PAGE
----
What I can tell you is that it’s exhausting for me.  He gets up in the morning and by the time he has eaten breakfast, he’s done in.  After that, anything he needs to have done, I do. He’s also suffering from being chilled to the bone; one of the side-effects of the condition.  He puts on blankets and we turn up the heat and he’s still cold so he drinks hot tea; and then he is too hot and he drinks a bottle of cold water; and then he’s too cold so he takes more tea; and on and on.  Today, since midnight last night I have catheterized him 17 times!  That’s almost every hour.  The only time it has not been every hour was when he was sleeping. 

Between being called back to cath him every 45-60 minutes, I’m making tea or getting more water for him, handing him things, helping to move his arm that won’t move, and trying to help him get comfortable. I have to admit, I’m lost my patience a few times today because I’ve been called away from what I was doing every few minutes.  But I also know he’s miserable and if he could control his needs, he would. Just one more thing to add to our list of medical challenges.

Did MS have anything to do with this?  Who knows?  A year ago he was in the hospital for not eating or drinking.  Maybe he lost all his stores then and with the other four hospitalizations, it never had a chance to improve.  Plus no one paid any attention to the anemia until this past fall. He was so sick with other things, the focus was on those and not on this so now that the other things are better; it’s ferritin’s turn now.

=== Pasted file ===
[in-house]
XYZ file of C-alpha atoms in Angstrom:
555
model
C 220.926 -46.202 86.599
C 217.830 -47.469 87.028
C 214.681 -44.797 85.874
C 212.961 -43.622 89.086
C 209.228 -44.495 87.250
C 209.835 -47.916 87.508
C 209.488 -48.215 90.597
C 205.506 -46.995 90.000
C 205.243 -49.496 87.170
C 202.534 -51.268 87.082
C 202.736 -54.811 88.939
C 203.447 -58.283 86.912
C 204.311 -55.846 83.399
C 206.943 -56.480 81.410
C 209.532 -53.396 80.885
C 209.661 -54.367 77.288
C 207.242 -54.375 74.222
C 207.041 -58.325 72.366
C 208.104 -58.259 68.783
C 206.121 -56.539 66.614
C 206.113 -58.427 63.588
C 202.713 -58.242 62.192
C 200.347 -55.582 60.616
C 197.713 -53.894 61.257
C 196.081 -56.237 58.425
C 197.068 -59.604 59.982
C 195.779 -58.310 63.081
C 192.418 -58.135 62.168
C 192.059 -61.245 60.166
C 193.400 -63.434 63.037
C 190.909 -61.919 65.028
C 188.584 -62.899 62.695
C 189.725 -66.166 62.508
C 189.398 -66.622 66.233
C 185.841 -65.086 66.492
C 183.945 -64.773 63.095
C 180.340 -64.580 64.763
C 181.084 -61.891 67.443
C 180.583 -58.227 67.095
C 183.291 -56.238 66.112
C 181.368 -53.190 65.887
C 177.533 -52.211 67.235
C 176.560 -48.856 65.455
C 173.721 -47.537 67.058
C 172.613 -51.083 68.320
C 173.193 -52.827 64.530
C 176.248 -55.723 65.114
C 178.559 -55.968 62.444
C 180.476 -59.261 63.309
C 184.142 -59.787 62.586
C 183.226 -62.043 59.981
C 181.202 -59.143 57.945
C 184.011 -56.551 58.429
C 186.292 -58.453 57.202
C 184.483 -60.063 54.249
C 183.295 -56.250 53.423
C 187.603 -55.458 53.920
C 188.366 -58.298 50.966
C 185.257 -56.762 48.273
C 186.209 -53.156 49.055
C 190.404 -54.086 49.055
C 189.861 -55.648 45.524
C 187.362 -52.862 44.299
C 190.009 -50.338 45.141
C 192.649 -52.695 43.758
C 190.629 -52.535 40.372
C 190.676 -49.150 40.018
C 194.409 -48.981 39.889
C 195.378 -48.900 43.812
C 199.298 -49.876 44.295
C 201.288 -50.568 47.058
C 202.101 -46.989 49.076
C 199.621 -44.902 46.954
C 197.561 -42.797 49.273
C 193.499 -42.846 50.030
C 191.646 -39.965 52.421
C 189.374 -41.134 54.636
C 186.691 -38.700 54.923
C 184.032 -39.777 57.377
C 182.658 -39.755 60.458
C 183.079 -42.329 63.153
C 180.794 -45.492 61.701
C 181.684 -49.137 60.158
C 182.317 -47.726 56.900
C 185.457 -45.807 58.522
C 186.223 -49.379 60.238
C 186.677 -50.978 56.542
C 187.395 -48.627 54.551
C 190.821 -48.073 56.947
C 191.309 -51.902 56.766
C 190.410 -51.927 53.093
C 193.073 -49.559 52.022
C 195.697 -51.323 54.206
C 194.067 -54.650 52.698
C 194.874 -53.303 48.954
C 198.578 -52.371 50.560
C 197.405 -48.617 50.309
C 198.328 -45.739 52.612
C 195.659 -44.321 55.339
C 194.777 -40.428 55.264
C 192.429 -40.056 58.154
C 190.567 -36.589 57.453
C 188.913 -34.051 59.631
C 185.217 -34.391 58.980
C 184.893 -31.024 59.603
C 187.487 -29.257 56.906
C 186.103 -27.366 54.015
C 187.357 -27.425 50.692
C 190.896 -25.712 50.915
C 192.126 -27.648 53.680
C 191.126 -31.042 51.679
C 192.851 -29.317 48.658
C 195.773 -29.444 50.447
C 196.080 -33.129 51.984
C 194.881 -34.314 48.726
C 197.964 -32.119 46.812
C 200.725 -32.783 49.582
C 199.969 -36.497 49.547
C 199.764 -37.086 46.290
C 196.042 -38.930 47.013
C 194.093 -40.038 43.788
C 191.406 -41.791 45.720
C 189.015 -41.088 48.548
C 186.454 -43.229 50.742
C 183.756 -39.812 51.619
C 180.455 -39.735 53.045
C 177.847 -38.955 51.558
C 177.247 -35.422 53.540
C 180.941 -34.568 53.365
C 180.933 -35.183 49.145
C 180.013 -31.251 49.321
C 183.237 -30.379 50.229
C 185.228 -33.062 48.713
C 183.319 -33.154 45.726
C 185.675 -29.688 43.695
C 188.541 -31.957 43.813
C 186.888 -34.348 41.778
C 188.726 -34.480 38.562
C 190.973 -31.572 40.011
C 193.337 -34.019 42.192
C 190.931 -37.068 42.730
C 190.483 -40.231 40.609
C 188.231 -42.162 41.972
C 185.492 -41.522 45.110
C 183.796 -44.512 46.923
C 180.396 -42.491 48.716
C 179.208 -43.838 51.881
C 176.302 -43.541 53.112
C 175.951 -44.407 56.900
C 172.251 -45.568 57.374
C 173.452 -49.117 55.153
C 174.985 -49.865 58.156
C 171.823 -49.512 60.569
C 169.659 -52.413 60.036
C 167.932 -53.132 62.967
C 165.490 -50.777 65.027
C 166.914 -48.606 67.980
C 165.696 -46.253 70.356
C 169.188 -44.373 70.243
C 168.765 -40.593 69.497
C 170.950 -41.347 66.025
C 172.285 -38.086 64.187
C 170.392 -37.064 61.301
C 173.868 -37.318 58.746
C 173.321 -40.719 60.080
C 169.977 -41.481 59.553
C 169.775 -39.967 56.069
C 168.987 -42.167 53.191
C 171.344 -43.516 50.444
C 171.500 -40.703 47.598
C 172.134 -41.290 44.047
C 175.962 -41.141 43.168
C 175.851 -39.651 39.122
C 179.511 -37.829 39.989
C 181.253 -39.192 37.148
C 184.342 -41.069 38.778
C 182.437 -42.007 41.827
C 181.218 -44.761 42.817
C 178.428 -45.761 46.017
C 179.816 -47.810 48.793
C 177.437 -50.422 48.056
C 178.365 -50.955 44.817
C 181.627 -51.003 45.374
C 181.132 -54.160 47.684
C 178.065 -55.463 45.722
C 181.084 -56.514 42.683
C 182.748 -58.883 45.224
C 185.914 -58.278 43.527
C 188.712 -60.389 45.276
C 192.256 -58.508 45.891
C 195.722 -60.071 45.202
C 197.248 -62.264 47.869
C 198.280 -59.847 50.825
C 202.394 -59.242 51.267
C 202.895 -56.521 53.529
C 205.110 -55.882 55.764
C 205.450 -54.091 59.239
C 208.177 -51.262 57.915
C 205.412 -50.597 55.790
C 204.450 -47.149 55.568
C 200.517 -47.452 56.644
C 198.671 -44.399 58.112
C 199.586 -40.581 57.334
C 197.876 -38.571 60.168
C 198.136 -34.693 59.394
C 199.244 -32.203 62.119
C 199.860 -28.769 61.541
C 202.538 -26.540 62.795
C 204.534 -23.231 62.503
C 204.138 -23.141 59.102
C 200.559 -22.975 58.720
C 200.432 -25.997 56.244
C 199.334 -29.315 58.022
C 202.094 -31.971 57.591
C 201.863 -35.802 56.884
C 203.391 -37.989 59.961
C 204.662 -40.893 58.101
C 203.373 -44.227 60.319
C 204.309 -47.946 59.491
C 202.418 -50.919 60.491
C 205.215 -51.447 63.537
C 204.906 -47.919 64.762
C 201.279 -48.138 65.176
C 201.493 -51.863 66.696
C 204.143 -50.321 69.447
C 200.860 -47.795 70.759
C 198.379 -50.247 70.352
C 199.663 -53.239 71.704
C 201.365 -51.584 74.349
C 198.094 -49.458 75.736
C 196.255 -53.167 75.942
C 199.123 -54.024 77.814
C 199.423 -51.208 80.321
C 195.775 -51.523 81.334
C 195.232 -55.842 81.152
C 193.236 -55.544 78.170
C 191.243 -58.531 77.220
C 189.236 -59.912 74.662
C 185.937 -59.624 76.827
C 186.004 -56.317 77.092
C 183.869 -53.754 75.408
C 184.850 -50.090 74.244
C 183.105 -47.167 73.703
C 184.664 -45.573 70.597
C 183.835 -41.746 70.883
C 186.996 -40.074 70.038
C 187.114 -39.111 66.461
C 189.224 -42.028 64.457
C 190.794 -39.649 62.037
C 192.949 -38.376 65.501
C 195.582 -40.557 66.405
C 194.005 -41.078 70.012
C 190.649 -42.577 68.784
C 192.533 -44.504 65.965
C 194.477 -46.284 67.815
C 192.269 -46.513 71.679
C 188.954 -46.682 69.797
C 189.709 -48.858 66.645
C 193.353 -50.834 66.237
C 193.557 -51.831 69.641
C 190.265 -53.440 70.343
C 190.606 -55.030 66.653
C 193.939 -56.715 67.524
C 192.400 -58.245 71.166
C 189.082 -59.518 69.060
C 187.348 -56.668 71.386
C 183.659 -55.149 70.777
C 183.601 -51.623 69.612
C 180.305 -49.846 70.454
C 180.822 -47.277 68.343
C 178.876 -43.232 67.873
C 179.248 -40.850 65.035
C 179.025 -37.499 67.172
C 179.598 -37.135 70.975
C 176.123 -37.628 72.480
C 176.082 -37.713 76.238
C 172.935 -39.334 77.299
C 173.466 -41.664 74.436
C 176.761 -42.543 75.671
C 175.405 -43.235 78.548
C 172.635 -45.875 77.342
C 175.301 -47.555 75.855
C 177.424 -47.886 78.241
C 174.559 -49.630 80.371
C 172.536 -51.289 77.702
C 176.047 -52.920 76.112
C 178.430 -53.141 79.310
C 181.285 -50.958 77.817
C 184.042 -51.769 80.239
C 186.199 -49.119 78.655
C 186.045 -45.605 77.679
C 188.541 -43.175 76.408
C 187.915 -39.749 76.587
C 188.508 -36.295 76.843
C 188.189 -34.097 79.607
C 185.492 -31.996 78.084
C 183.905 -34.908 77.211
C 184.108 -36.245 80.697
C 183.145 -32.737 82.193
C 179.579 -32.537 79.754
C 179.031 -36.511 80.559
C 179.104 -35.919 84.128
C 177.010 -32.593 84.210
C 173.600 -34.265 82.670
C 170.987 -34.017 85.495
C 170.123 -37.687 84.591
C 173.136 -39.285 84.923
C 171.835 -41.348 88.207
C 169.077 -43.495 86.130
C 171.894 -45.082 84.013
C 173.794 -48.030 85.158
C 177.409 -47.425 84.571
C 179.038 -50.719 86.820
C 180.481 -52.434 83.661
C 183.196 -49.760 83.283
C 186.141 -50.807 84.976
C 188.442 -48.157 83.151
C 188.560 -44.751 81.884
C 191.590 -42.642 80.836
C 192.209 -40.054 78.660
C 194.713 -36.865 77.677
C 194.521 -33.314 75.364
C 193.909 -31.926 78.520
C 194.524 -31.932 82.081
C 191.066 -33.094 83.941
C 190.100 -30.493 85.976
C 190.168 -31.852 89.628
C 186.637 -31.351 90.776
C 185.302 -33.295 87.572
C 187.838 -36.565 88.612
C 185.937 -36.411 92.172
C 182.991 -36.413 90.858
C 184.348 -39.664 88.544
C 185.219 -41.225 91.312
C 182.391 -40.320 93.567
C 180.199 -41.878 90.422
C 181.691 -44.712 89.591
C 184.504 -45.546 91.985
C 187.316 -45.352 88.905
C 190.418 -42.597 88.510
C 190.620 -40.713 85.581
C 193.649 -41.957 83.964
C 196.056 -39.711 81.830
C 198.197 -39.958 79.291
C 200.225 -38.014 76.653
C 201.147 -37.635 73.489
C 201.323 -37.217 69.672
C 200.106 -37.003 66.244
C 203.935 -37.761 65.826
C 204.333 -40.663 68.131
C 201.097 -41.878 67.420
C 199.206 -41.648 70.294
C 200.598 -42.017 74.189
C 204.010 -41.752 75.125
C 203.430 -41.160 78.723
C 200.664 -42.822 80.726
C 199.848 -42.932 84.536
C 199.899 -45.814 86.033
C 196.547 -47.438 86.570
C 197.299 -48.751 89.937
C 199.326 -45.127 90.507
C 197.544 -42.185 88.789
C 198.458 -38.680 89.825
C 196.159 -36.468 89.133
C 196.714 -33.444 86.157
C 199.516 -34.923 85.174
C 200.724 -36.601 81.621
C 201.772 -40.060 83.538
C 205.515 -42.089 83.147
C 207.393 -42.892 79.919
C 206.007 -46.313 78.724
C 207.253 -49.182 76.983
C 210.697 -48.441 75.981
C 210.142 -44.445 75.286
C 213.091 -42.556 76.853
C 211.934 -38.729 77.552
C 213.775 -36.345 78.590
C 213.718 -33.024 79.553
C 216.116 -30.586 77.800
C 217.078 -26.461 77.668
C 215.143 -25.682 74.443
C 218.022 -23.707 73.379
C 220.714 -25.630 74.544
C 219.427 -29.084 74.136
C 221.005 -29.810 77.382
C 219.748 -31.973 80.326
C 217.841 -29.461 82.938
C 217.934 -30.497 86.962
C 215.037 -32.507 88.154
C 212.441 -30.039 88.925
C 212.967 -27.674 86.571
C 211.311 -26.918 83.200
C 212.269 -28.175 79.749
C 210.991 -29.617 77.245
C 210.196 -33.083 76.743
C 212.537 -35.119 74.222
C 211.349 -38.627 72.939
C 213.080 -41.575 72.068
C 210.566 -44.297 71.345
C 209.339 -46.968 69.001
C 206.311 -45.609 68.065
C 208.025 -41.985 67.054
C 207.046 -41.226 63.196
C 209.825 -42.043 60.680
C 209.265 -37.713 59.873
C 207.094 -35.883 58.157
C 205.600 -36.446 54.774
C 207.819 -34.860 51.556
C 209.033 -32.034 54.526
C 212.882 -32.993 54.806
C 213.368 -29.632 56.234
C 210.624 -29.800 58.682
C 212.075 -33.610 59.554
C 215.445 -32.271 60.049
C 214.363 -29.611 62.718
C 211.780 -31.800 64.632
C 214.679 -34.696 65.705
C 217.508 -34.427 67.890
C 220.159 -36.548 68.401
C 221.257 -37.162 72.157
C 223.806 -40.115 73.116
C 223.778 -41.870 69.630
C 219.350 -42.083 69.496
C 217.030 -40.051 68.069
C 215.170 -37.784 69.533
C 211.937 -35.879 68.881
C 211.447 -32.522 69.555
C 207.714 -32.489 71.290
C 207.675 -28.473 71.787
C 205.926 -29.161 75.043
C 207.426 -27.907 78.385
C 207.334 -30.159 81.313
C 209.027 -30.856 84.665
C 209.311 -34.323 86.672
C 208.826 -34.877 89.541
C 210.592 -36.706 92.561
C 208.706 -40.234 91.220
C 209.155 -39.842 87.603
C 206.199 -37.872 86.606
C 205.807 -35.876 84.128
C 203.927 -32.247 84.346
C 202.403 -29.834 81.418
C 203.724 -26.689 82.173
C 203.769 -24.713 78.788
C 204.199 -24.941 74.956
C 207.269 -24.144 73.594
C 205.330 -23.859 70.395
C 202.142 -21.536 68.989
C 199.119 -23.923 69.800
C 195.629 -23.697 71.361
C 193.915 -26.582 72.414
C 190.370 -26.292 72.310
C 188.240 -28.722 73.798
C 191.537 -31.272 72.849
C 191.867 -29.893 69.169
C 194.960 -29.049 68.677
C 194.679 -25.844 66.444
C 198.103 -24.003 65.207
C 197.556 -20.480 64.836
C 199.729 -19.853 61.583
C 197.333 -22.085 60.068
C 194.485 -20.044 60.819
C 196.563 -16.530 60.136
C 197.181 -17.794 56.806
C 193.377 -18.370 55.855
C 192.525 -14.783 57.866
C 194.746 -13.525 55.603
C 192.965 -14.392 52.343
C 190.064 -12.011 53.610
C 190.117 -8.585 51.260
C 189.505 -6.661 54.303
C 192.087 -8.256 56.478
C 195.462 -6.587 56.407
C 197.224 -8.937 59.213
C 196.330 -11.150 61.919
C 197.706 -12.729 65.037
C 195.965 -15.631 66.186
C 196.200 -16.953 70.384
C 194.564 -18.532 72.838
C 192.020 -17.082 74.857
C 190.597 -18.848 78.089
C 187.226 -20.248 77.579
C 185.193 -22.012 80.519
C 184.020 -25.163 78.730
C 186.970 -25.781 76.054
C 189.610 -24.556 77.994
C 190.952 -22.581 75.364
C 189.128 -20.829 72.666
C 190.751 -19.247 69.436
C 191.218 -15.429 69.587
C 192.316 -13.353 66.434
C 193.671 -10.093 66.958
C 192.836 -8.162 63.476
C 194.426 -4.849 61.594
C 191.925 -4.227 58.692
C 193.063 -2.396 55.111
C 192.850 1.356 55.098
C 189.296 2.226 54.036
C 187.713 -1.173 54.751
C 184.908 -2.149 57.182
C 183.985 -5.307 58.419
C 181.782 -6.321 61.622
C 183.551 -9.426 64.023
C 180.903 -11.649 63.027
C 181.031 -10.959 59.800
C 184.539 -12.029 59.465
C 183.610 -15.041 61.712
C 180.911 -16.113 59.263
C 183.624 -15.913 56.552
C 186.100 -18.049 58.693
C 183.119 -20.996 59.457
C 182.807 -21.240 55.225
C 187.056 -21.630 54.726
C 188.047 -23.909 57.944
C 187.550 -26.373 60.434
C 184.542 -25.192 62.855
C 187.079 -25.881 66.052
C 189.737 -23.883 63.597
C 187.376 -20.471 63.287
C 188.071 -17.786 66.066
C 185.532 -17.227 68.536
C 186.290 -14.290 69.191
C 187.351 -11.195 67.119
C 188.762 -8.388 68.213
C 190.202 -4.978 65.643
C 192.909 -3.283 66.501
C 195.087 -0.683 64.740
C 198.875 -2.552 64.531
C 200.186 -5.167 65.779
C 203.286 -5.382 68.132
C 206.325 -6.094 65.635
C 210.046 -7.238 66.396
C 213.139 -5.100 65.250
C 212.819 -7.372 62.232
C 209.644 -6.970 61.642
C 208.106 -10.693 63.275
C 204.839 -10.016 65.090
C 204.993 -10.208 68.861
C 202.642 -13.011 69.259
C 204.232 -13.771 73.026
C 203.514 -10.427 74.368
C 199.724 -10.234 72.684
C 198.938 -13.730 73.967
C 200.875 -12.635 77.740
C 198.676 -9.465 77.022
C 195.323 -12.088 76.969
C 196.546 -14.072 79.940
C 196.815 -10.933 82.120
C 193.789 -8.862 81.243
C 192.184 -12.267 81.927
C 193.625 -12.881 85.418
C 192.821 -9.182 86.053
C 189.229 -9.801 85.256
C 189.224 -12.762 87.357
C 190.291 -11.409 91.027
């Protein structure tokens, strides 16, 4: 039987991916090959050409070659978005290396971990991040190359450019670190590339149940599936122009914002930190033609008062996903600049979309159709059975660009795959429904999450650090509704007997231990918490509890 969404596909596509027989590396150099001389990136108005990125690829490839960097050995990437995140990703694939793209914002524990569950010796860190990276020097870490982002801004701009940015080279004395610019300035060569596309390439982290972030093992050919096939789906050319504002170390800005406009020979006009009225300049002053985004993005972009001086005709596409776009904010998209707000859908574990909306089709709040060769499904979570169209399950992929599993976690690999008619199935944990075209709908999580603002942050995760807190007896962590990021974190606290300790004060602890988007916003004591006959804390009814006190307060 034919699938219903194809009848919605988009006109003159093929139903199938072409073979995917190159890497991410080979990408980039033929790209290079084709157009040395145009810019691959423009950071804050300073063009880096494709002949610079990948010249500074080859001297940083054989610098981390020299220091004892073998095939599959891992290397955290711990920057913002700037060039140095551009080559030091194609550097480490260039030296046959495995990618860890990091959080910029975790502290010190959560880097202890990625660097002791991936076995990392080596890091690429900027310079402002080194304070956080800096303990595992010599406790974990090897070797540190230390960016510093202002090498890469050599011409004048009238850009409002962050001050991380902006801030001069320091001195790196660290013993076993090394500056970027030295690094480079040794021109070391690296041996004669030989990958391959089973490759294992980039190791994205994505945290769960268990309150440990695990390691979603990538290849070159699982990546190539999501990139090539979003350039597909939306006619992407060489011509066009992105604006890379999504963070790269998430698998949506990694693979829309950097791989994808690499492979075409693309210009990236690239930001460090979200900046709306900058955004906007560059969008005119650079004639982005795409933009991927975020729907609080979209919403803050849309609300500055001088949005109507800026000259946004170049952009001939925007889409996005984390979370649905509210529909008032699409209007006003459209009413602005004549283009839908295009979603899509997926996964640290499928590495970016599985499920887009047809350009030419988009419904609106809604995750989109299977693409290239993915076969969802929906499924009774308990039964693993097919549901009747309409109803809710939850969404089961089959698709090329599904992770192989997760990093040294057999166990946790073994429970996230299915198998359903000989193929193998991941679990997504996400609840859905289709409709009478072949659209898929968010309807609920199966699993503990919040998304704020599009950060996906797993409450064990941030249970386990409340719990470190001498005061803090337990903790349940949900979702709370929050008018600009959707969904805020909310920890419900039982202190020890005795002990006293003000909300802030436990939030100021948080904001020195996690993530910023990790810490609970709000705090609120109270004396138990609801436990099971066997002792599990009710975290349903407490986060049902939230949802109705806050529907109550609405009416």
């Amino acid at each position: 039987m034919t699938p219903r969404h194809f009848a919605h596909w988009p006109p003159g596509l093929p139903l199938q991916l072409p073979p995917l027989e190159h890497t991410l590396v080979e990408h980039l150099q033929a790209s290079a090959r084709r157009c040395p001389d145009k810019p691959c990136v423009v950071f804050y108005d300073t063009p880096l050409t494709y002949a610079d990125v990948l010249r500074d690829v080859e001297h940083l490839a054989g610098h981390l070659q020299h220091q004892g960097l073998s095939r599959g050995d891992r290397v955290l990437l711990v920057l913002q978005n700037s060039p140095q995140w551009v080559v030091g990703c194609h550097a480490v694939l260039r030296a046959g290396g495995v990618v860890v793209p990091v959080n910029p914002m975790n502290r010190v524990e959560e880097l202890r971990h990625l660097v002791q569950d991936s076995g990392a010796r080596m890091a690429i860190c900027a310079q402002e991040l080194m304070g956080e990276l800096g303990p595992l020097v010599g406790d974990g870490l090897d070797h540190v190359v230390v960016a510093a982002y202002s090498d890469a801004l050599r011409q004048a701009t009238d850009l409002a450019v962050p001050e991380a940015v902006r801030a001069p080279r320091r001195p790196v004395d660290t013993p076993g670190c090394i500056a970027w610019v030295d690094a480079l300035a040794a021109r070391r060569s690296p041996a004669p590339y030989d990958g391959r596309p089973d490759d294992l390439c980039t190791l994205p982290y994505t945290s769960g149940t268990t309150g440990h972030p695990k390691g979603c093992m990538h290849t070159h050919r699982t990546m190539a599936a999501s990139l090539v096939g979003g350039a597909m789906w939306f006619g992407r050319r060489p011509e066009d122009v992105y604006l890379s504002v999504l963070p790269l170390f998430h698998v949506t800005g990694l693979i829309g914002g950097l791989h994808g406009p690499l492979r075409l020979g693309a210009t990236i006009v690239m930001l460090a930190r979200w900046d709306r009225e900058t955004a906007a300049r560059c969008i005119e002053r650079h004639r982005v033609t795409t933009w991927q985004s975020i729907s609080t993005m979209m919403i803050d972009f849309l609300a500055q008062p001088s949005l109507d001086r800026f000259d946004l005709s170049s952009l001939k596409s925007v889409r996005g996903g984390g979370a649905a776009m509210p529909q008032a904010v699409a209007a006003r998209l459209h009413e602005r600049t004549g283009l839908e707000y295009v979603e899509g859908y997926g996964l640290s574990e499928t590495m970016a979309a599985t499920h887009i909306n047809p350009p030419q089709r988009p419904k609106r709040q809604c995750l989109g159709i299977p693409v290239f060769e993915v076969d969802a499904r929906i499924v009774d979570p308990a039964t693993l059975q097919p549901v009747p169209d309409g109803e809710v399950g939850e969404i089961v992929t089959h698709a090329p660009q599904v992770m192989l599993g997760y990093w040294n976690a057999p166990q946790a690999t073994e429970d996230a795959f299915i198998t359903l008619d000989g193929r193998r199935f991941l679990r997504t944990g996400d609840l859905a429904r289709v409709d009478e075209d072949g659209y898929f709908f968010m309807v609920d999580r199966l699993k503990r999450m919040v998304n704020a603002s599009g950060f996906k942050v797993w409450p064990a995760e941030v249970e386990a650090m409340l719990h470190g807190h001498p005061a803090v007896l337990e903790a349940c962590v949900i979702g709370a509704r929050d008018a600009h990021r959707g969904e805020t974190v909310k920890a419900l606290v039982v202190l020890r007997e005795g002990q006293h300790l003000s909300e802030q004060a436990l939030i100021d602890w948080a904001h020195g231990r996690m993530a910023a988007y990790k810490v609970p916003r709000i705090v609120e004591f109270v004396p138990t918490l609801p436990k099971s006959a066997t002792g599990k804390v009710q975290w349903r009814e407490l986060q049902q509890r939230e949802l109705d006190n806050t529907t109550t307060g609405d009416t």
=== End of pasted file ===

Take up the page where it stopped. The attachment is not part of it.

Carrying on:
The blessing is that this is something that can be treated.  The curse is that it takes months to see an improvement.  With all things in life, there is a balance.

I don’t suppose anyone would like a house guest for the next few months???

 If you want more information on ferritin deficiency, I found this website to be informative.   http://www.buzzle.com/articles/ferritin-deficiency-symptoms.html

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About mscaregiverdonna

I am a full-time caregiver for my spouse who has Multiple Sclerosis while I try to work full-time, take care of our home, and handle any number of other functions that used to be shared by the two of us. I'm learning that it's amazing what you can do when you have to and when you have God to send you the resources you need to manage moment by moment.